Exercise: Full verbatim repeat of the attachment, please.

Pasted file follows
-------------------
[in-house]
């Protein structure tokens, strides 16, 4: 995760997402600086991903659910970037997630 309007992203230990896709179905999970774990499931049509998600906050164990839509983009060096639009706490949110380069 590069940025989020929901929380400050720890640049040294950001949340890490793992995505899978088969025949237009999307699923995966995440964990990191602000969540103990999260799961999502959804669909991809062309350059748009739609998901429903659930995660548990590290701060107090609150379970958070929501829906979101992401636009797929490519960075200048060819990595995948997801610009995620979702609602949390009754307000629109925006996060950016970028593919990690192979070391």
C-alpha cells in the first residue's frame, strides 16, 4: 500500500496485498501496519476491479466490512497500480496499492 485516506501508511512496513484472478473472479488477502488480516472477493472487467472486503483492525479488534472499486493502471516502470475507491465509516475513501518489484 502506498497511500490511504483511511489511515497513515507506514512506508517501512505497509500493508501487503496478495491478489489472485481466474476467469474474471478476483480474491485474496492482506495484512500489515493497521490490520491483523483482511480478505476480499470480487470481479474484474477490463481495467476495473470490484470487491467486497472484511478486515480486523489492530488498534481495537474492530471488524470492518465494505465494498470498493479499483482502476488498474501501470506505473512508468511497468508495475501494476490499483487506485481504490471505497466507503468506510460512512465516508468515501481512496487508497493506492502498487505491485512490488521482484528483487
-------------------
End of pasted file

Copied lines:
[in-house]
């Protein structure tokens, strides 16, 4: 995760997402600086991903659910970037997630 309007992203230990896709179905999970774990499931049509998600906050164990839509983009060096639009706490949110380069 590069940025989020929901929380400050720890640049040294950001949340890490793992995505899978088969025949237009999307699923995966995440964990990191602000969540103990999260799961999502959804669909991809062309350059748009739609998901429903659930995660548990590290701060107090609150379970958070929501829906979101992401636009797929490519960075200048060819990595995948997801610009995620979702609602949390009754307000629109925006996060950016970028593919990690192979070391």
C-alpha cells in the first residue's frame, strides 16, 4: 500500500496485498501496519476491479466490512497500480496499492 485516506501508511512496513484472478473472479488477502488480516472477493472487467472486503483492525479488534472499486493502471516502470475507491465509516475513501518489484 502506498497511500490511504483511511489511515497513515507506514512506508517501512505497509500493508501487503496478495491478489489472485481466474476467469474474471478476483480474491485474496492482506495484512500489515493497521490490520491483523483482511480478505476480499470480487470481479474484474477490463481495467476495473470490484470487491467486497472484511478486515480486523489492530488498534481495537474492530471488524470492518465494505465494498470498493479499483482502476488498474501501470506505473512508468511497468508495475501494476490499483487506485481504490471505497466507503468506510460512512465516508468515501481512496487508497493506492502498487505491485512490488521482484528483487